The Magic of Water
The importance of water to our health and well-being cannot begin to be explained in a few words such as this writing. However, I would like to touch upon certain aspects of water that, when understood, can make a difference in our physical, mental and emotional experience, and perhaps give us a better understanding of our miraculous body and mind.
Dehydration is far more than dry mouth or the desire for a sip of water. In modern society, some may consider that tea, coffee, alcohol and manufactured beverages are a substitute for water intake. These beverages do contain water, but they also contain dehydrating agents. These agents diminish the water they are dissolved in plus they can reduce water reserves in the body. When the body becomes dehydrated, drought management takes place. A lowered water level to the systems and organs of the body would indeed, become a detriment to our health and well-being. Every day the body loses water through breathing, perspiration, urine and bowel movements. This must be replaced through water (80 percent) and food (20 percent). The Mayo Clinic suggests that men consume 15.5 cups (3.7 liters) per day, and women consume 11.5 cups (2.7 liters) per day. Of course, if you sense a need for more, then please listen to your body.
The following is a list of just some of the organs and their percentage of water for optimum function: Blood Plasma – 90 percent, Brain – 80 to 85 percent, Kidneys – 80 to 85 percent, Heart – 75 to 80 percent, Lungs – 75 to 80 percent, Liver – 70 to 75 percent, Muscles 70-75 percent and Skin 70 to 75 percent. When we reach a state of dry mouth, we are already dehydrated, and these organ and system functions have begun to suffer the effects of the lack of water. Dehydration causes stress, and stress will cause further dehydration.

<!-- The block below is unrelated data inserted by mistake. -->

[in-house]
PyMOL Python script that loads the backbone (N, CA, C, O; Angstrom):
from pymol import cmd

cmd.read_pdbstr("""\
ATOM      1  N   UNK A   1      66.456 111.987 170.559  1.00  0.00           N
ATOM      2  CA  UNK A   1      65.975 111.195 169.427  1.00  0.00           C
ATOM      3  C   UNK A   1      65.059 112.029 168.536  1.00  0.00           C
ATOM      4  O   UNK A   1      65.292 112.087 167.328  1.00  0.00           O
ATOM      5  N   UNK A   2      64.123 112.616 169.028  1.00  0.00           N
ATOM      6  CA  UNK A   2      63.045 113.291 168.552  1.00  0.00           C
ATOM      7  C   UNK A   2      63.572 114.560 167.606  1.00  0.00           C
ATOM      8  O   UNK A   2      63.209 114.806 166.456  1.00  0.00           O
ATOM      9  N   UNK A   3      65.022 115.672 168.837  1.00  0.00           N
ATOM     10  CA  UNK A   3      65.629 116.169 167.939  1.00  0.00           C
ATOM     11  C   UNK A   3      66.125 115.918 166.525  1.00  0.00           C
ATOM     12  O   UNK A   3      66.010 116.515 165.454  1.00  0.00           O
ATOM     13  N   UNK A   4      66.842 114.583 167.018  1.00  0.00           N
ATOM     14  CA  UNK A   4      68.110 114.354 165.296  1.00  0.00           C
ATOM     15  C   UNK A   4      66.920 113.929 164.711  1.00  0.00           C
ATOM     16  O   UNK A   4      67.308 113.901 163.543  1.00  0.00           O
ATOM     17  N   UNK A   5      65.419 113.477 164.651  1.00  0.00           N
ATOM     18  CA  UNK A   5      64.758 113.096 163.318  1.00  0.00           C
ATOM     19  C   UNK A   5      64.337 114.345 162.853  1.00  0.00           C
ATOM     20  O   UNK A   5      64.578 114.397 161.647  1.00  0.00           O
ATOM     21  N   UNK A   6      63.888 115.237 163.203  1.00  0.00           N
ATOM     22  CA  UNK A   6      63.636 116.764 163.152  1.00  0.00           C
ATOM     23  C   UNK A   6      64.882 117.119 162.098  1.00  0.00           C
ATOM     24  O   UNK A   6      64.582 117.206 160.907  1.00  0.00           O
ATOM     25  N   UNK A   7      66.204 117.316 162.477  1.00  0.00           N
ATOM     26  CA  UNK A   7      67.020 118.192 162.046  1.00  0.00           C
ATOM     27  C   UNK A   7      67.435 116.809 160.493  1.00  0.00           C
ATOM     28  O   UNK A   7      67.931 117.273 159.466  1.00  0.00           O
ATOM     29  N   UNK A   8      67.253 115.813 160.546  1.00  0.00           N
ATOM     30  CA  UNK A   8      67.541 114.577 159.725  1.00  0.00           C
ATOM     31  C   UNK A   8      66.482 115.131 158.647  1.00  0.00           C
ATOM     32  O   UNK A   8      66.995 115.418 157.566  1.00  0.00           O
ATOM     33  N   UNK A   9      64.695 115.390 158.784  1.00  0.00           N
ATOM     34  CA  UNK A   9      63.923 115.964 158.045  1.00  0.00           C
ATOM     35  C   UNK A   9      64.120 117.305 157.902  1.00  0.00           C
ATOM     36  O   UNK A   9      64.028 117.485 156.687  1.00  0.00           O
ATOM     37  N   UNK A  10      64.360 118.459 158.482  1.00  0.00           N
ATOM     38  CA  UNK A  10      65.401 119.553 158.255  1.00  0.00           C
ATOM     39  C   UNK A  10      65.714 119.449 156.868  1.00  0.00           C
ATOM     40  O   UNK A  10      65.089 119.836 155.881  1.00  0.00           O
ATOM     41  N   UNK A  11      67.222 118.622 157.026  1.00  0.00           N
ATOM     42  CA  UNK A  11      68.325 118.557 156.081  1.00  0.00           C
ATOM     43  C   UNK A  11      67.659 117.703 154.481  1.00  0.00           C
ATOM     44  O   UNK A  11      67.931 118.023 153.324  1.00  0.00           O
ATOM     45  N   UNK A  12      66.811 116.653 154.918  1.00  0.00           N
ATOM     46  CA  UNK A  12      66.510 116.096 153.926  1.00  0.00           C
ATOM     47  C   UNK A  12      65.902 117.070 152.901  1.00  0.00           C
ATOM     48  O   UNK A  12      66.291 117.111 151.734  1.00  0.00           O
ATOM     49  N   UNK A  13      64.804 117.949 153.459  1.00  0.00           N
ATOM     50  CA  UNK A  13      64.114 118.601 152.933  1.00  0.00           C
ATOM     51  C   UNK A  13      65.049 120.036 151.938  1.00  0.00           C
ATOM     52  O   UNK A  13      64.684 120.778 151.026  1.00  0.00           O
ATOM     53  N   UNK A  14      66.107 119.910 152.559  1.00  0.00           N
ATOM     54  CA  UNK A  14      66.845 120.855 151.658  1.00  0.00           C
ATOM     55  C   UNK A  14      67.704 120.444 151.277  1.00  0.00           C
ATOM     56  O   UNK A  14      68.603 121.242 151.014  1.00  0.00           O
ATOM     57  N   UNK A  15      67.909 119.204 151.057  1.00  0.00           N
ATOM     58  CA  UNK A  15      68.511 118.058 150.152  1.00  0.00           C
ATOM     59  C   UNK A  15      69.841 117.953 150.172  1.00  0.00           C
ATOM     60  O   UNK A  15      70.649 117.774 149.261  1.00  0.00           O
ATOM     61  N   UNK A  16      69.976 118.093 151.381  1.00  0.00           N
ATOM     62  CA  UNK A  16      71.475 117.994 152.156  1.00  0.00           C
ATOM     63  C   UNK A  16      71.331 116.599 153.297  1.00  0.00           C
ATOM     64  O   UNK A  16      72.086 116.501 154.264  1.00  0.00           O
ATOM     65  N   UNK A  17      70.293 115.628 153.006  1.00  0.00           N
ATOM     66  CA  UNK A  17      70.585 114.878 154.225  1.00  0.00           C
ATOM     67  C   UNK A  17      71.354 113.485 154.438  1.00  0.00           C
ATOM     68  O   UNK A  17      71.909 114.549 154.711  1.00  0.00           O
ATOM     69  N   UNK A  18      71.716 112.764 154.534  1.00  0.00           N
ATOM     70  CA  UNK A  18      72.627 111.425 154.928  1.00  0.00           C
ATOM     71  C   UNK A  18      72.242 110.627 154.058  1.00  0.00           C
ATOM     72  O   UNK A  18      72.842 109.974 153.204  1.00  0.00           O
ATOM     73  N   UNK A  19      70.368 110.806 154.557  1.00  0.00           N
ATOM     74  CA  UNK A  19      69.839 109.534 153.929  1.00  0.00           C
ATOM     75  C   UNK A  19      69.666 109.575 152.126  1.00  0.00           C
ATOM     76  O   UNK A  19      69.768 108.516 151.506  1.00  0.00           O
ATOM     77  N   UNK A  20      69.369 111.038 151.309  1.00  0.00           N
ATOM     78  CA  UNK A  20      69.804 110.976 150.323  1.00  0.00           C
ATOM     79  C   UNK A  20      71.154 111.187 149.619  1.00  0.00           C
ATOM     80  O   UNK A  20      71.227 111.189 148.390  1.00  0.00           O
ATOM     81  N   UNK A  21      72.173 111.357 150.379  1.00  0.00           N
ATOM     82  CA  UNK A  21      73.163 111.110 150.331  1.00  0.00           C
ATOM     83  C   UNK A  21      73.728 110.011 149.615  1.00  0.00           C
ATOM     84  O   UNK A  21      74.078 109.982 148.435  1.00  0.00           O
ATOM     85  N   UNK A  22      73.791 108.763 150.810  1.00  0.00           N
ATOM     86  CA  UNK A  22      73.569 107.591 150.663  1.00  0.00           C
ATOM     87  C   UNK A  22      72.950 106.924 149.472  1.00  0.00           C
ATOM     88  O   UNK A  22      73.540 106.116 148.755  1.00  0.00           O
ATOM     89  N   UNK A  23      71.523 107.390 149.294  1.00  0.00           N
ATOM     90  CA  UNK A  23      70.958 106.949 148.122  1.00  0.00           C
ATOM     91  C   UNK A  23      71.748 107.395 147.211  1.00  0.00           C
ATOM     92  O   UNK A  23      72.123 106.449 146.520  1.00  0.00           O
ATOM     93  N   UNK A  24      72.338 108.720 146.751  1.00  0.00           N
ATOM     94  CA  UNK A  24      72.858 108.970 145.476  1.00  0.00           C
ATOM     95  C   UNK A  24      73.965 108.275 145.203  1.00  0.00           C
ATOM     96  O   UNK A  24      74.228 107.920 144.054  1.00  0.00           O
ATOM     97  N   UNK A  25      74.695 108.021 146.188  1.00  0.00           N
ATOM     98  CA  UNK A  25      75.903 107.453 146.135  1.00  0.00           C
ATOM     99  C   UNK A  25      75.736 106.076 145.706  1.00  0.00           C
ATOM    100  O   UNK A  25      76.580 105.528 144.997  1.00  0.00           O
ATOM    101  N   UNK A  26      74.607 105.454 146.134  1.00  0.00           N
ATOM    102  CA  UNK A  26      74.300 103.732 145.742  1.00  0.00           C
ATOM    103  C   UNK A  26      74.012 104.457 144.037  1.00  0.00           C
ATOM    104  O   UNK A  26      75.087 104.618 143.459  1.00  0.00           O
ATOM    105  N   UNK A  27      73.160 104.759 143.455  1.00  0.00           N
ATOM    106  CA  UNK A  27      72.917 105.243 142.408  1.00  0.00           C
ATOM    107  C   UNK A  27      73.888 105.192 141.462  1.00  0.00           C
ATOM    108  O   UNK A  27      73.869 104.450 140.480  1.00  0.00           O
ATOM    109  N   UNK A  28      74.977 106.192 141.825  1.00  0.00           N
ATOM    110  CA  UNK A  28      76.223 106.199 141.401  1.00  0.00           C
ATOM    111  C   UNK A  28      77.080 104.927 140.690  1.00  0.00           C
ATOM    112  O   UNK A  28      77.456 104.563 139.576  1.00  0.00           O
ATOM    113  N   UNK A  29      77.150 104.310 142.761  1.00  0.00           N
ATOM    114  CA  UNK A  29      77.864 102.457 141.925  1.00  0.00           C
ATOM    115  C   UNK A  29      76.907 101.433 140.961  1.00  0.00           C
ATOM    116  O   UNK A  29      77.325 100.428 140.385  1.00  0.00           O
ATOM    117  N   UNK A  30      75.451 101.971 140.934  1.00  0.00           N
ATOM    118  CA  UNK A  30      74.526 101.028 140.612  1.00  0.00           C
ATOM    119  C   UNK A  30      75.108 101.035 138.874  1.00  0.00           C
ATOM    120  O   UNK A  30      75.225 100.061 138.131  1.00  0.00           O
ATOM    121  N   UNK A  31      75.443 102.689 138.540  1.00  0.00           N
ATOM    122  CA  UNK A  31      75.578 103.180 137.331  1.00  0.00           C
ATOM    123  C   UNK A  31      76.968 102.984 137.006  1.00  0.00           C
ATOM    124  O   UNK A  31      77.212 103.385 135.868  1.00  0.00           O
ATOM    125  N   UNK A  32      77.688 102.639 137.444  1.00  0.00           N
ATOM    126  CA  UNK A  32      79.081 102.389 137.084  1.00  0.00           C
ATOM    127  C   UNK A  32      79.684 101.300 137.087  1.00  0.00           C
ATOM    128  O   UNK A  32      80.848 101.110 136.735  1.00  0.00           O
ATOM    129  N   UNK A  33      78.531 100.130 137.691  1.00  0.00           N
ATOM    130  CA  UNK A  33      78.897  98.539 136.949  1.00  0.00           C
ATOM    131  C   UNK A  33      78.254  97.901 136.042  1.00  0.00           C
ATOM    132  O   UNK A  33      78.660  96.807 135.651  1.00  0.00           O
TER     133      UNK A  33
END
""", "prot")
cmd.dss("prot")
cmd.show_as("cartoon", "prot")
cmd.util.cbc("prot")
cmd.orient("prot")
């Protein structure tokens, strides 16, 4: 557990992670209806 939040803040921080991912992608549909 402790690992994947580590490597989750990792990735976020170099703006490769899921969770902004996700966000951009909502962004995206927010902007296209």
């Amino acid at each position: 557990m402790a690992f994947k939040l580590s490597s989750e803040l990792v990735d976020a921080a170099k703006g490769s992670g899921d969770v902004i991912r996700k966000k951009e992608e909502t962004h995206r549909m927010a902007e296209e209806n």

For more information on what has been touched on here, I recommend Your Body’s Many Cries For Water by F. Batmanghelidj, MD. He presents a very strong study of the detrimental effects of dehydration from depression to many physical aches, pains, and diseases.
Water picks up and stores information. This is important to know so that we are aware of how we are feeling and thinking when we are drinking water. One example is from an experiment conducted by Russian scientists where they had three separate people hold slides with four drops of water on them, all from the same water source. After a short while, the slides were set aside to dry. After they had dried, the science team looked at them through a microscope and observed that the dried water from each person’s slide had different images of information. Their conclusion was that the water was influenced by the energetics of the person who was holding the slide of water drops. This was not the only experiment of this kind to come to the same conclusion.
Probably more familiar to us is the work of Dr. Masaru Emoto and his beautiful images of frozen water. Dr. Emoto exposed glasses of water to various words, pictures and music and then froze the water. He then examined the ice crystals to find that the ice crystals exposed to positive speech and thoughts had a pleasing appearance and those exposed to negative intentions yielded “ugly” or chaotic ice formations. He also discovered mountain stream water produced beautiful geometric designs and polluted water produced distorted forms.
For more information on Dr. Emoto, I suggest his beautiful book, The Hidden Messages in Water. We should never underestimate the many gifts of water and the mysteries that it holds along with its great healing powers. Understanding how our body, mind and emotions function with and without adequate water supply is a gift in itself.